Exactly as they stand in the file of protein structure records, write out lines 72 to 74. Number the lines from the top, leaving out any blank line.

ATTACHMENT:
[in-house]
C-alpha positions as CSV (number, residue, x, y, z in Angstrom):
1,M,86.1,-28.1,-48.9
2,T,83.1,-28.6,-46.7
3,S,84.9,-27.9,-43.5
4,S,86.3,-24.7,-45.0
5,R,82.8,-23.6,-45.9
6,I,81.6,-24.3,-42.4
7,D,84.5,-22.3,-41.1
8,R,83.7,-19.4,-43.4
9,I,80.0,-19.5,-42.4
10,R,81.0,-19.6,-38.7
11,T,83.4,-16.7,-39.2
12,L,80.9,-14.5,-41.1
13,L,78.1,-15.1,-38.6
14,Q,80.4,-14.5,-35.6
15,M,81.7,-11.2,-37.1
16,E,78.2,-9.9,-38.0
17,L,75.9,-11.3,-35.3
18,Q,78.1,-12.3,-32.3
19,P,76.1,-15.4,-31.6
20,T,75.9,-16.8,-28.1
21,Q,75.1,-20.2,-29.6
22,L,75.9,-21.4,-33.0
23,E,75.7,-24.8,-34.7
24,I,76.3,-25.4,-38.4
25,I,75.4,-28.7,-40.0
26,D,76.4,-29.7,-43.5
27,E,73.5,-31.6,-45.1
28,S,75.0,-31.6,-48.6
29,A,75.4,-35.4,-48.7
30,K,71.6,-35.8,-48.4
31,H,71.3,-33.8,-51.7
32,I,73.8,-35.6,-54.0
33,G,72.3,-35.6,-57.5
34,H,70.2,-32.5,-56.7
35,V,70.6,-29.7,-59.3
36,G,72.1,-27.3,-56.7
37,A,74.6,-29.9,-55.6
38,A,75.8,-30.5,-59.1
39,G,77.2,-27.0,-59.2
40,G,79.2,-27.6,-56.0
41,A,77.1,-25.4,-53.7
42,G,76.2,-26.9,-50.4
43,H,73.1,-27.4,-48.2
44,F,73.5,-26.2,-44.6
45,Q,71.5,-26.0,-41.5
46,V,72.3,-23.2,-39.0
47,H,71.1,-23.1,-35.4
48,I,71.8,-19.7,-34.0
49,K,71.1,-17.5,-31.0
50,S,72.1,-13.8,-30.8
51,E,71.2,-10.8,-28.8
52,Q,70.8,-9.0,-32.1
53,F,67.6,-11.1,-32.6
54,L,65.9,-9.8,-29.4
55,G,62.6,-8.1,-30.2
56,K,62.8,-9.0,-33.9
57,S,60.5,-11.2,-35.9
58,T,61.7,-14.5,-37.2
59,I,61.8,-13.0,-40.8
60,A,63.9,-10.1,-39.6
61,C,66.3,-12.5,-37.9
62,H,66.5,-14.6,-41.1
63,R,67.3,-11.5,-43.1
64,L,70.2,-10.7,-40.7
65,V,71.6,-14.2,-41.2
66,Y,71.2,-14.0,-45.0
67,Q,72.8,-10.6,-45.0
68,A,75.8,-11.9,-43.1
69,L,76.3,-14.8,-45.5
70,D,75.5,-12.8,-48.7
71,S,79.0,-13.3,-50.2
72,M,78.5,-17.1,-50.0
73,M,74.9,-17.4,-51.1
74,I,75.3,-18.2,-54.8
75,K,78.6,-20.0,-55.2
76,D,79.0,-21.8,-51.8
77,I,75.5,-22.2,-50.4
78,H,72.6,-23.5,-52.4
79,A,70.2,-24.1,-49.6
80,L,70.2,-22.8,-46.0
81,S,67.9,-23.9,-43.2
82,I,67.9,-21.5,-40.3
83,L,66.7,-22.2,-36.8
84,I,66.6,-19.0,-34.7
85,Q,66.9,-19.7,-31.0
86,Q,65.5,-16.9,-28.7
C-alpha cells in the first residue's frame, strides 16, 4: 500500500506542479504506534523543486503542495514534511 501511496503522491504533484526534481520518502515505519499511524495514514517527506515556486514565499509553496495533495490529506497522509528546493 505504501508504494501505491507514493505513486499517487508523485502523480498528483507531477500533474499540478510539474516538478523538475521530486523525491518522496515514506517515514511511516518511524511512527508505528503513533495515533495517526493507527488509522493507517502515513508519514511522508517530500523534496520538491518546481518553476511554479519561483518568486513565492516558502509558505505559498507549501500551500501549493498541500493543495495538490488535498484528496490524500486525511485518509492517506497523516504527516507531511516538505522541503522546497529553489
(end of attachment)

70,D,75.5,-12.8,-48.7
71,S,79.0,-13.3,-50.2
72,M,78.5,-17.1,-50.0